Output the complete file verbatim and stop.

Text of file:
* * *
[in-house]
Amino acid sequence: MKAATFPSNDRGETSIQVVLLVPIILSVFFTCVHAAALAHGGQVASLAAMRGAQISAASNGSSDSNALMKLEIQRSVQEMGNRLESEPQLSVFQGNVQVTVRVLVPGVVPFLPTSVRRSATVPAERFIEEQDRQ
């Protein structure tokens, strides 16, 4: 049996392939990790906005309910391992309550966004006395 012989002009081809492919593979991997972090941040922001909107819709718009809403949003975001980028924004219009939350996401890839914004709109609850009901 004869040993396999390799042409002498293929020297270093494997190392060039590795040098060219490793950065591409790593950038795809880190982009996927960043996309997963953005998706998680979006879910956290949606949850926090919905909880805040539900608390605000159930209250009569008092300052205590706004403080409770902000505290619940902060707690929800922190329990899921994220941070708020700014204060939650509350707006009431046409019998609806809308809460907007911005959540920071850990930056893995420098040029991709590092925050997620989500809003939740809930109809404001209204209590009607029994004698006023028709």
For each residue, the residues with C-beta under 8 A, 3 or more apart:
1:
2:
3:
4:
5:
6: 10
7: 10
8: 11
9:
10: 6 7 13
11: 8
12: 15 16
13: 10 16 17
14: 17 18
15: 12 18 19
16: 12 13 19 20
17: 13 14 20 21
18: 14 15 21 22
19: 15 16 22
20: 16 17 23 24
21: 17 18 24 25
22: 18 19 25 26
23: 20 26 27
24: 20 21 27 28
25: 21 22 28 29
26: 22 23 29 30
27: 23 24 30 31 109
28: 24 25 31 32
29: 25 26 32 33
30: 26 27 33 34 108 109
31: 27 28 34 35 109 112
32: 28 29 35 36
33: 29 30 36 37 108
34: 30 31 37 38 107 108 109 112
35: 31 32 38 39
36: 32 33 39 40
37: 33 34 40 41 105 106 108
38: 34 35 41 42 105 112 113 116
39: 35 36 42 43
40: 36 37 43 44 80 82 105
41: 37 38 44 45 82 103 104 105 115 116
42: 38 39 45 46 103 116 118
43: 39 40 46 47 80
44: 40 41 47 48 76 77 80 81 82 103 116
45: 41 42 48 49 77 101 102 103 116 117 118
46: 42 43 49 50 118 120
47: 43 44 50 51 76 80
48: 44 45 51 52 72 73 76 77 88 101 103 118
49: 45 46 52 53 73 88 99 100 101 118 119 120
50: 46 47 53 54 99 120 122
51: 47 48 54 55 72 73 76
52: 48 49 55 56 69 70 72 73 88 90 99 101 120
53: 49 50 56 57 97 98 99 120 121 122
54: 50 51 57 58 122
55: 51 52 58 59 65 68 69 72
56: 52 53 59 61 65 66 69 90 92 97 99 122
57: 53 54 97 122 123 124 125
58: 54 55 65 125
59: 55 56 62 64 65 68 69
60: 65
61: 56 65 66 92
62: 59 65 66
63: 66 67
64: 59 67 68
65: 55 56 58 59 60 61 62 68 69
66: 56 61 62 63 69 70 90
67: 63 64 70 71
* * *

[in-house]
Amino acid sequence: MKAATFPSNDRGETSIQVVLLVPIILSVFFTCVHAAALAHGGQVASLAAMRGAQISAASNGSSDSNALMKLEIQRSVQEMGNRLESEPQLSVFQGNVQVTVRVLVPGVVPFLPTSVRRSATVPAERFIEEQDRQ
């Protein structure tokens, strides 16, 4: 049996392939990790906005309910391992309550966004006395 012989002009081809492919593979991997972090941040922001909107819709718009809403949003975001980028924004219009939350996401890839914004709109609850009901 004869040993396999390799042409002498293929020297270093494997190392060039590795040098060219490793950065591409790593950038795809880190982009996927960043996309997963953005998706998680979006879910956290949606949850926090919905909880805040539900608390605000159930209250009569008092300052205590706004403080409770902000505290619940902060707690929800922190329990899921994220941070708020700014204060939650509350707006009431046409019998609806809308809460907007911005959540920071850990930056893995420098040029991709590092925050997620989500809003939740809930109809404001209204209590009607029994004698006023028709």
For each residue, the residues with C-beta under 8 A, 3 or more apart:
1:
2:
3:
4:
5:
6: 10
7: 10
8: 11
9:
10: 6 7 13
11: 8
12: 15 16
13: 10 16 17
14: 17 18
15: 12 18 19
16: 12 13 19 20
17: 13 14 20 21
18: 14 15 21 22
19: 15 16 22
20: 16 17 23 24
21: 17 18 24 25
22: 18 19 25 26
23: 20 26 27
24: 20 21 27 28
25: 21 22 28 29
26: 22 23 29 30
27: 23 24 30 31 109
28: 24 25 31 32
29: 25 26 32 33
30: 26 27 33 34 108 109
31: 27 28 34 35 109 112
32: 28 29 35 36
33: 29 30 36 37 108
34: 30 31 37 38 107 108 109 112
35: 31 32 38 39
36: 32 33 39 40
37: 33 34 40 41 105 106 108
38: 34 35 41 42 105 112 113 116
39: 35 36 42 43
40: 36 37 43 44 80 82 105
41: 37 38 44 45 82 103 104 105 115 116
42: 38 39 45 46 103 116 118
43: 39 40 46 47 80
44: 40 41 47 48 76 77 80 81 82 103 116
45: 41 42 48 49 77 101 102 103 116 117 118
46: 42 43 49 50 118 120
47: 43 44 50 51 76 80
48: 44 45 51 52 72 73 76 77 88 101 103 118
49: 45 46 52 53 73 88 99 100 101 118 119 120
50: 46 47 53 54 99 120 122
51: 47 48 54 55 72 73 76
52: 48 49 55 56 69 70 72 73 88 90 99 101 120
53: 49 50 56 57 97 98 99 120 121 122
54: 50 51 57 58 122
55: 51 52 58 59 65 68 69 72
56: 52 53 59 61 65 66 69 90 92 97 99 122
57: 53 54 97 122 123 124 125
58: 54 55 65 125
59: 55 56 62 64 65 68 69
60: 65
61: 56 65 66 92
62: 59 65 66
63: 66 67
64: 59 67 68
65: 55 56 58 59 60 61 62 68 69
66: 56 61 62 63 69 70 90
67: 63 64 70 71